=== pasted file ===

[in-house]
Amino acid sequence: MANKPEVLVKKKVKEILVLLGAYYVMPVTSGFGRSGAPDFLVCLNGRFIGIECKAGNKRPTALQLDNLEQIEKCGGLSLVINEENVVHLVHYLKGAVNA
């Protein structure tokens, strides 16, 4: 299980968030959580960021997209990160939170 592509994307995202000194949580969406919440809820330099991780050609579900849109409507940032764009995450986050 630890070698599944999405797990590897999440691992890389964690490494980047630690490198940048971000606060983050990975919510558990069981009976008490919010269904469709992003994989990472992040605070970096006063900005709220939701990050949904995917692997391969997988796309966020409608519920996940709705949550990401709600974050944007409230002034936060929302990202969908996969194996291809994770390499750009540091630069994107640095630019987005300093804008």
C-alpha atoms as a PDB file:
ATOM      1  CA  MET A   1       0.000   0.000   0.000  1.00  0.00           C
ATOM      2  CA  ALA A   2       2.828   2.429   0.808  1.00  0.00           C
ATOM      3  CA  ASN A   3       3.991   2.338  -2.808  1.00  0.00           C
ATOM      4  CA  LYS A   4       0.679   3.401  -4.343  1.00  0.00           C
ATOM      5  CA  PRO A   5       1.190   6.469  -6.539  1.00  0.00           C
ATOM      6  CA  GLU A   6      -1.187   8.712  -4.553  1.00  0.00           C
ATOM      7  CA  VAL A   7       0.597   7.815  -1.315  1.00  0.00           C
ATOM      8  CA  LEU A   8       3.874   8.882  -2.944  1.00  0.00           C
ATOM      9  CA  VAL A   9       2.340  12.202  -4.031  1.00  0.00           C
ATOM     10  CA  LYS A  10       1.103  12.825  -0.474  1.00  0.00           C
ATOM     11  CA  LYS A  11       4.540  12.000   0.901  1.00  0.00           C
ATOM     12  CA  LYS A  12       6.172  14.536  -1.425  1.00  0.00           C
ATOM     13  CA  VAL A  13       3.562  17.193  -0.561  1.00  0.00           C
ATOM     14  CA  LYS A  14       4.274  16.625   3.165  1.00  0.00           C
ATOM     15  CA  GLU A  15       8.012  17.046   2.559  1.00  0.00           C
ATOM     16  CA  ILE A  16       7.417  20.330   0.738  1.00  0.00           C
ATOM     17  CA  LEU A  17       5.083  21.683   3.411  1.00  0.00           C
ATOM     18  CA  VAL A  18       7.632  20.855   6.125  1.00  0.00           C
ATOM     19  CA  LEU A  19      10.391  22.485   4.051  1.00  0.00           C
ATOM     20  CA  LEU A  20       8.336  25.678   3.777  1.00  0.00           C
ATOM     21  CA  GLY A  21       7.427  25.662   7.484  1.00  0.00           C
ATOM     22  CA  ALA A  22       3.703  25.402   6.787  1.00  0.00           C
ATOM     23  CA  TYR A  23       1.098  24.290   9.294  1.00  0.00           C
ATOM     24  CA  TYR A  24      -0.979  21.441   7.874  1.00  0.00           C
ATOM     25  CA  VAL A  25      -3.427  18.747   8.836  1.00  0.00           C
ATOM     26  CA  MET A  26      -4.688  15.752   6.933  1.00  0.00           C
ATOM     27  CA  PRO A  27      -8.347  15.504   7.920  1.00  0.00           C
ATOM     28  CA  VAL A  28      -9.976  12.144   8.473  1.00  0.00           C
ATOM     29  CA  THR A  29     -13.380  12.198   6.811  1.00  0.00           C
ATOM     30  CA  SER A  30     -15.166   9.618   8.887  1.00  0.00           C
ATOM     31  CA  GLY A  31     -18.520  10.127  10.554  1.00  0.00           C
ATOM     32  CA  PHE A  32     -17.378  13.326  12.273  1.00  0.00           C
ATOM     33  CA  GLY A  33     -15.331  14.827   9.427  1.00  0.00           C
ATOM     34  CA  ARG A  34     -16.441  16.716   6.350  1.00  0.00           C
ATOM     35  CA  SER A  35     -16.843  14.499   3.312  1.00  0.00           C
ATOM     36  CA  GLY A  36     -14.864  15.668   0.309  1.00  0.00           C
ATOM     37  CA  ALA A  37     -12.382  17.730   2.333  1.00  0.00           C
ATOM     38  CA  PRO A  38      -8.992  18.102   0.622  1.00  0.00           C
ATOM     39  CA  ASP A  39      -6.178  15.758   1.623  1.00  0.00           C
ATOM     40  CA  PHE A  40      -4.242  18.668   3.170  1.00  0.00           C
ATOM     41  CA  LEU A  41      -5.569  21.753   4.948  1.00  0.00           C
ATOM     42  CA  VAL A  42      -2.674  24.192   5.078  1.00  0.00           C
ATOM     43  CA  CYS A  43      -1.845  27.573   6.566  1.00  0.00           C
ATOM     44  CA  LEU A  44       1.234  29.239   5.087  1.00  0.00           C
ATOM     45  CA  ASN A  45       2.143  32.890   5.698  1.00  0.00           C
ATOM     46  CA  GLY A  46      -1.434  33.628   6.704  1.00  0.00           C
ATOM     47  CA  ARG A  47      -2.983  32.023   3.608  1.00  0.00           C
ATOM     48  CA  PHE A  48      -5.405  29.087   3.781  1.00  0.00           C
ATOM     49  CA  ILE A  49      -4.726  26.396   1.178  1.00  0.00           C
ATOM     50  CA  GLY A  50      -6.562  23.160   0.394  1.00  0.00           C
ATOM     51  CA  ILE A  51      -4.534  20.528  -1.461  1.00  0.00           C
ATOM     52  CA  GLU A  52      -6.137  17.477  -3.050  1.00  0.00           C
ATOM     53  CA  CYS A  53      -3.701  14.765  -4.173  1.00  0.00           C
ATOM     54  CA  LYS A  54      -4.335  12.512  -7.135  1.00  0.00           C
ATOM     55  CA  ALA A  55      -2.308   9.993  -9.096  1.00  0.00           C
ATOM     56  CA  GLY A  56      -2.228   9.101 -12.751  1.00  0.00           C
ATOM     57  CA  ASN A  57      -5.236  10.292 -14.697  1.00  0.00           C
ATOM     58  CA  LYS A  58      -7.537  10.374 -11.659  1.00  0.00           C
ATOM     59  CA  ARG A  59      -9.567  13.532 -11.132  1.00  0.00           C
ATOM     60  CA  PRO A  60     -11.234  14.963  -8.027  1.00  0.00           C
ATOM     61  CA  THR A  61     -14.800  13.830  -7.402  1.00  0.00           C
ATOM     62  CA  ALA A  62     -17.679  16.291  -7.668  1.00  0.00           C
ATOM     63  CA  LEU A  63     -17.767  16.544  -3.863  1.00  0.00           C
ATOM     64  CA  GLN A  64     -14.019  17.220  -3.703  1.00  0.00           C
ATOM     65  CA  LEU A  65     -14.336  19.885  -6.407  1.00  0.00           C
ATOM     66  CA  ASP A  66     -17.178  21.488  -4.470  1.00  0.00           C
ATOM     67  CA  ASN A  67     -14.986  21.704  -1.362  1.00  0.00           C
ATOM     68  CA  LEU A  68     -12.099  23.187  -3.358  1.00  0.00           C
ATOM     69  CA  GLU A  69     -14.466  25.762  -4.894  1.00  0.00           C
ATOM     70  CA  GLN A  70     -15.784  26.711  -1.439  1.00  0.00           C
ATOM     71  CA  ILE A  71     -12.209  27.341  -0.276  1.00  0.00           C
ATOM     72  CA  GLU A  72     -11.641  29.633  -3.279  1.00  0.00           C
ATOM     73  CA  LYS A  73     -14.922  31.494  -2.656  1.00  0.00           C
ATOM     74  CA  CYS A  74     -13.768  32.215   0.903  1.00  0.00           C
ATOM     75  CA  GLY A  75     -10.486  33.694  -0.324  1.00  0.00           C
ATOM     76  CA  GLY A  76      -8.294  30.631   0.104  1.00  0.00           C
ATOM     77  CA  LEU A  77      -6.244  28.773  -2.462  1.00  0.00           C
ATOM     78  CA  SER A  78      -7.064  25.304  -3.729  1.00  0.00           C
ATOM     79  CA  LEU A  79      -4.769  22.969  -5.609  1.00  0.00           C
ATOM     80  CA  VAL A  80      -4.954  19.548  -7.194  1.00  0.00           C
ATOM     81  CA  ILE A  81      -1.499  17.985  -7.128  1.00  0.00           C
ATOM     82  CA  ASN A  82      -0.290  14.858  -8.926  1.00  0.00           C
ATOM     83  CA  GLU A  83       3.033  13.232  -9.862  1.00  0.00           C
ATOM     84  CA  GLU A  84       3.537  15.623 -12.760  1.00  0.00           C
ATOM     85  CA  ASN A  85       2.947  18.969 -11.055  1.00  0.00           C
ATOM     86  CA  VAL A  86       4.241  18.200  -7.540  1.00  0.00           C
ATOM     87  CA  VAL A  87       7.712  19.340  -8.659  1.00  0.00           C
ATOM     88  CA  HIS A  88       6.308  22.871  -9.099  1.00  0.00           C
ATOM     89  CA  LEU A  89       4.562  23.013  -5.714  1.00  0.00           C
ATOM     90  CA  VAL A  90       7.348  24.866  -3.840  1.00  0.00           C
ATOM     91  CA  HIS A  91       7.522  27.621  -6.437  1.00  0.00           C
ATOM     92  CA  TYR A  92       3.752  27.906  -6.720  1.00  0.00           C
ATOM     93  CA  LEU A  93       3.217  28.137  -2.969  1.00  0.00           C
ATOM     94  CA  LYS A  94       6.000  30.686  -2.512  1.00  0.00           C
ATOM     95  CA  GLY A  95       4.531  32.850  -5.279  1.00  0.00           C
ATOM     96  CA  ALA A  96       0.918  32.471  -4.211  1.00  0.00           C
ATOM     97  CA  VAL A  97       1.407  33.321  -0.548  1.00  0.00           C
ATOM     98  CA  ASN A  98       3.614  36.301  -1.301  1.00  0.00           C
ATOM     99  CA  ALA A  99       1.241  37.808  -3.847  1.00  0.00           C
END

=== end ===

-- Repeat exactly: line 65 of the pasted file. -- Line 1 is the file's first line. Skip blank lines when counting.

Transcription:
ATOM     61  CA  THR A  61     -14.800  13.830  -7.402  1.00  0.00           C